Monday, March 17th, 2008
Now that we have our hands on IE 8 beta, we see developers testing the various features. Ryan Breen continues IE 8 tests on the new connection limits and parallelism:
A few weeks ago, I discussed IE8â€™s improved connection parallelism, specifically the increase from 2 concurrent connections per host to 6. One open question was the total number of connections allowed â€” my speculation was that the IE team would stick with a max of 6 rather than triple that value as well.
I was wrong. The new max is an astonishing 18 concurrent connections (editor: limited to 3 hostnames, you can get more concurrent connections with more hostnames).
This is actually slightly faster than the CNAME trick applied to previous IE versions as it does not incur any hostname resolution cost when establishing the first connections.
Sounds good! However, then Ryan discovered some strange results. When running tests against a dreamhost application there would be some downloads that would be very slow indeed, resulting in worse performance than before. Ryan has a hypothesis:
I suspect that my hosting provider (Dreamhost) simply canâ€™t keep up with the dramatic increase in connection parallelism. 18 connections is simply too much of a good thing, and it will present a scaling problem for those who are on small to medium hosts. 10 users hitting at the same time will yield 180 concurrent connections, a pretty significant number for smaller providers.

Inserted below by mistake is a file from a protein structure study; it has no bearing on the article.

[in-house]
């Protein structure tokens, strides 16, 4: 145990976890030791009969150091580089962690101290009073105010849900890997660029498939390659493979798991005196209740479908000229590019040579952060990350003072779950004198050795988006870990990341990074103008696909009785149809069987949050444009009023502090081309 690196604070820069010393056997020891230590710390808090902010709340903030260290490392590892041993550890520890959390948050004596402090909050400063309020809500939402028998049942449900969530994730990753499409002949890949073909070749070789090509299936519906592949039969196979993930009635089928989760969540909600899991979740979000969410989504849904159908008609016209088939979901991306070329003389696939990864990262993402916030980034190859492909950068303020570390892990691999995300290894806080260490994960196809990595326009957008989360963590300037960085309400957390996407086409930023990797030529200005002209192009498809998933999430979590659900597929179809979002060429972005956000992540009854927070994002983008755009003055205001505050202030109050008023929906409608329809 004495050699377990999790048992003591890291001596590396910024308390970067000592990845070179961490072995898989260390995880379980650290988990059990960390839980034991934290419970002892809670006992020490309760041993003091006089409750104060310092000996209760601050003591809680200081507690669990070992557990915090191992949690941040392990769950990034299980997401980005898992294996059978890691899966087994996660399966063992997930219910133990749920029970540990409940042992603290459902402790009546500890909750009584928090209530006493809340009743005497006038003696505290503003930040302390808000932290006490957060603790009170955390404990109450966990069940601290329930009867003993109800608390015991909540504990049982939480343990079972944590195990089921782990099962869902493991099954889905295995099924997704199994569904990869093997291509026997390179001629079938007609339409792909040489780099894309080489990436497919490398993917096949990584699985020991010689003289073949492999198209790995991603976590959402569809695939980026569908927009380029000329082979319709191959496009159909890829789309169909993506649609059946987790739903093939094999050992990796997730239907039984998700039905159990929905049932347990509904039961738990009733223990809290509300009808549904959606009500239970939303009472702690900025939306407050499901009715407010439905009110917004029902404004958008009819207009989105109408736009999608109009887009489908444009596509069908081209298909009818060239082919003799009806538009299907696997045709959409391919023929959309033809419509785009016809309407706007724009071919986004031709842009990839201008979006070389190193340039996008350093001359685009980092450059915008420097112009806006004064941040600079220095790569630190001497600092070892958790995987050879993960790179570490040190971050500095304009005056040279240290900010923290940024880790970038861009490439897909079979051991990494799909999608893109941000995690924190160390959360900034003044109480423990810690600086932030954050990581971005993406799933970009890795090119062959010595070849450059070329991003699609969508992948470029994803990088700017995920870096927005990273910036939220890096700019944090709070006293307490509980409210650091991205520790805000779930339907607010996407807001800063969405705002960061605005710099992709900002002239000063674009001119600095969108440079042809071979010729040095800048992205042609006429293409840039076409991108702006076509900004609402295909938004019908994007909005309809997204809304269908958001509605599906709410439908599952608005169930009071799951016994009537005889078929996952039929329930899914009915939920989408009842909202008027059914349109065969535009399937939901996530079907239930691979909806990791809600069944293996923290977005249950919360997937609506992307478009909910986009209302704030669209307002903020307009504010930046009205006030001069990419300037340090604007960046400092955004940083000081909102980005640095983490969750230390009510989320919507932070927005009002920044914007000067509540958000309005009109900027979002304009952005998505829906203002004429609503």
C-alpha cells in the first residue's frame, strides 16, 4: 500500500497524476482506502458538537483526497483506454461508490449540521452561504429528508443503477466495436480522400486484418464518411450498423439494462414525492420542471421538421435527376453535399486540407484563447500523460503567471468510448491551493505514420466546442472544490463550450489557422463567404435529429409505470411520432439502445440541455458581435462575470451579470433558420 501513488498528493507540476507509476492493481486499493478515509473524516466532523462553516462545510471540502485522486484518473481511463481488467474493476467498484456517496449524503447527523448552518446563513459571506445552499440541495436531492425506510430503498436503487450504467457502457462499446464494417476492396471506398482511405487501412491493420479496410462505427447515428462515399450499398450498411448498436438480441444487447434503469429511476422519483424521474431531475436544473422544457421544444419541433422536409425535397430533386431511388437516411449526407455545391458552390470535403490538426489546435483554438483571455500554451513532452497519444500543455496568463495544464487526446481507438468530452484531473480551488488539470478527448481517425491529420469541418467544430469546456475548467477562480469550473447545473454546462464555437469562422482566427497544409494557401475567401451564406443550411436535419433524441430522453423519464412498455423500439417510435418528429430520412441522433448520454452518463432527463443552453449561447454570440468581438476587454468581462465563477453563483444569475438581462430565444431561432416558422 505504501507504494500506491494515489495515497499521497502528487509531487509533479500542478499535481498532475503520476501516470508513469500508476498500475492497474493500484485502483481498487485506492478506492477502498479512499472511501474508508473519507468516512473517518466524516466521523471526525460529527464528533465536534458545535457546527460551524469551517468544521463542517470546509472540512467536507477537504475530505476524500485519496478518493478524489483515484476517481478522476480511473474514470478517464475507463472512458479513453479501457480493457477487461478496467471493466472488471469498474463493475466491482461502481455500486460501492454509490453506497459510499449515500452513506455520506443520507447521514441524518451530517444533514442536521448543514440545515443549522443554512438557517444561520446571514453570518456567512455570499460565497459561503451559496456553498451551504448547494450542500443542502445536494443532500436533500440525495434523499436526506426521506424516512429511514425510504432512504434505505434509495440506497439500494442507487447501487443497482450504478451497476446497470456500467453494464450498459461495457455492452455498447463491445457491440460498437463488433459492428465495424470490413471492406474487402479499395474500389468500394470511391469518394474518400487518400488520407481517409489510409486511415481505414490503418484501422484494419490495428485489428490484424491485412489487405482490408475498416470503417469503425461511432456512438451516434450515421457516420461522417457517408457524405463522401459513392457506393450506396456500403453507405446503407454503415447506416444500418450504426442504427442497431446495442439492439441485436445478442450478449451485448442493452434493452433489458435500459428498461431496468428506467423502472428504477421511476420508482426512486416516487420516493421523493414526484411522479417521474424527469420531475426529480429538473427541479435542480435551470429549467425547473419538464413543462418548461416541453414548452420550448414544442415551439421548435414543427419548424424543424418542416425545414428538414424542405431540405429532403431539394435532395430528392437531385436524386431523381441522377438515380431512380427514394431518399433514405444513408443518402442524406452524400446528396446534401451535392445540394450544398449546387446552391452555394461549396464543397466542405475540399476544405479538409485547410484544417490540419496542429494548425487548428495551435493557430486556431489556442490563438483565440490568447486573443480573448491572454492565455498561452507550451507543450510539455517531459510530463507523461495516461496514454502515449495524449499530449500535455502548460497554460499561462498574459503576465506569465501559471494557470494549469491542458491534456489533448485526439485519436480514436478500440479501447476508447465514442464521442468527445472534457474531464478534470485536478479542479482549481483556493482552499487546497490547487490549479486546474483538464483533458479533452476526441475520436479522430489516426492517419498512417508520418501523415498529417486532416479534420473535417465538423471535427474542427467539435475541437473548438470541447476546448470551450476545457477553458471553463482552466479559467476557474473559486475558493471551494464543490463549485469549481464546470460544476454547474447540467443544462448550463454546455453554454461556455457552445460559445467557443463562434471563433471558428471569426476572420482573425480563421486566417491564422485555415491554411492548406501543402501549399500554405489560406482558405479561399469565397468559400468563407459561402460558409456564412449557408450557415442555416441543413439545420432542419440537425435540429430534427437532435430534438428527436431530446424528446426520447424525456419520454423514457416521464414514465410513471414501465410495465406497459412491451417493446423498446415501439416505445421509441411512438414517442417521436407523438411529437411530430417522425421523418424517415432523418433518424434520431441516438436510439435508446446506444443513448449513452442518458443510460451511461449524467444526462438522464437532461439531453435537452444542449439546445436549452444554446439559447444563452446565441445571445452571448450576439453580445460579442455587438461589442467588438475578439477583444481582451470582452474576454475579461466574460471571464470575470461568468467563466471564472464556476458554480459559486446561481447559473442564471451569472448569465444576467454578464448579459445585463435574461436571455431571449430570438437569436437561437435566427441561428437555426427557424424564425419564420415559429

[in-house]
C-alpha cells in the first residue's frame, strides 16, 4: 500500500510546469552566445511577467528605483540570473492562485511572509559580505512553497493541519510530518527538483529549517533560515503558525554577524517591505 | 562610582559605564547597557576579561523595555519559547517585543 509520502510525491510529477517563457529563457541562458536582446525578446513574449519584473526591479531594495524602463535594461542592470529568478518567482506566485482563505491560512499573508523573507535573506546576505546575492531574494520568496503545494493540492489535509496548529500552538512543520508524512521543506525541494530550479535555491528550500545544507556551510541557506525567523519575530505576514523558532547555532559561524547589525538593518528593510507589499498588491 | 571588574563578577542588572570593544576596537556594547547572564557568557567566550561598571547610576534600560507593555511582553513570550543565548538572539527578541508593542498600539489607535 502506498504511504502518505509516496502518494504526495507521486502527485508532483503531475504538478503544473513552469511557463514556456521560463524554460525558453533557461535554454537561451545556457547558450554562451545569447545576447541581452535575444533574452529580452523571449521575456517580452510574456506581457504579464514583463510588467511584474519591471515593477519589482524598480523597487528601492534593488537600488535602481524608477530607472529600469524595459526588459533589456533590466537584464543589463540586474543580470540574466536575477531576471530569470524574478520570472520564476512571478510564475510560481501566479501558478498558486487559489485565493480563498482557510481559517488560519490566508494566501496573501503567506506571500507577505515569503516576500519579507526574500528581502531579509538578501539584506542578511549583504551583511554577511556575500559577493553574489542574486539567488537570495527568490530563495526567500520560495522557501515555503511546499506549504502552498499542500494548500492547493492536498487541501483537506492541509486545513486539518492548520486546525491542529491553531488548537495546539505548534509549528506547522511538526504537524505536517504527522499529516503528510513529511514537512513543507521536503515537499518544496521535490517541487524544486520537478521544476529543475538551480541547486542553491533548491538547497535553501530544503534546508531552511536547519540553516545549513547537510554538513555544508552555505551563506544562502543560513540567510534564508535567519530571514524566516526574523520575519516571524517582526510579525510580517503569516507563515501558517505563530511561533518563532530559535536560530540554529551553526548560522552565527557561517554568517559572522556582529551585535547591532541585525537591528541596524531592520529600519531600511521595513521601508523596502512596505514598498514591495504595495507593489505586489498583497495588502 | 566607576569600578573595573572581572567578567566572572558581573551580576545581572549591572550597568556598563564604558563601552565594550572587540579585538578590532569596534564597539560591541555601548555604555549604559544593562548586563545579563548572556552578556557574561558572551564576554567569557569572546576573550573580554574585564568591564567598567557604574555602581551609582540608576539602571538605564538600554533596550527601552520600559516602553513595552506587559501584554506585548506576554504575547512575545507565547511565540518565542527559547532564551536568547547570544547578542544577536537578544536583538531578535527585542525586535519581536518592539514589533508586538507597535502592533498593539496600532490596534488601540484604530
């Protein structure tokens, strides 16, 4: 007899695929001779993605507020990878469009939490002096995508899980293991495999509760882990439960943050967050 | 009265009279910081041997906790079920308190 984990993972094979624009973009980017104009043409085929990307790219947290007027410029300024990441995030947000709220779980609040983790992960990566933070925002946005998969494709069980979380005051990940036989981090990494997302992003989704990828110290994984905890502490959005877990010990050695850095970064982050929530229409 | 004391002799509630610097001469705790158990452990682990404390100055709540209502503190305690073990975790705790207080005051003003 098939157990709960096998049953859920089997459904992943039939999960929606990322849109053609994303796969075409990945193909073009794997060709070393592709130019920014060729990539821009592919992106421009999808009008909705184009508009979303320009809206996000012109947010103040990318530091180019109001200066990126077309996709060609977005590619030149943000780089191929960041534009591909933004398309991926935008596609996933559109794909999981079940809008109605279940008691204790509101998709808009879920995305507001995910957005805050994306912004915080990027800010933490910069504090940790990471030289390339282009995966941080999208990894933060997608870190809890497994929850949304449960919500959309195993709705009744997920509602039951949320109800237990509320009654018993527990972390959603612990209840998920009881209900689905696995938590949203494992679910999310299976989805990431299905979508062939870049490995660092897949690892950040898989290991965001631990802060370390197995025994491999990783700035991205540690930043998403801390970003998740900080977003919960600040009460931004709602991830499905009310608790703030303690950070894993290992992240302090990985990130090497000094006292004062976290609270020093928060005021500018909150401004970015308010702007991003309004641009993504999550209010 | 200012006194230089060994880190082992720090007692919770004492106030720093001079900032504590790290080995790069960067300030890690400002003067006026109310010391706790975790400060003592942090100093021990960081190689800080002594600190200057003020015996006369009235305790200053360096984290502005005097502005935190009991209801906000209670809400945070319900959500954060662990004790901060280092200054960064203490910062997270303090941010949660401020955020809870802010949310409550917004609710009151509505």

Dial-up and cellular network users are also likely to be negatively impacted by this change. In the high broadband world where latency is the dominant factor, greater connection parallelism is a boon. But in bandwidth constrained networks, it just leads to thrash where progress is slowed by all the connections trying to share a small pipe.
Iâ€™m curious what sort of testing Microsoft has conducted to determine the impact of this change. The connection parallelism approach is used widely (including by the Virtual Earth team), and some servers may not be ready for the increase. My tests were conducted against only one host, but if similar results are experienced elsewhere, this may fall under the rubric of â€œdonâ€™t break the web.â€
Posted by Dion Almaer at 6:14 am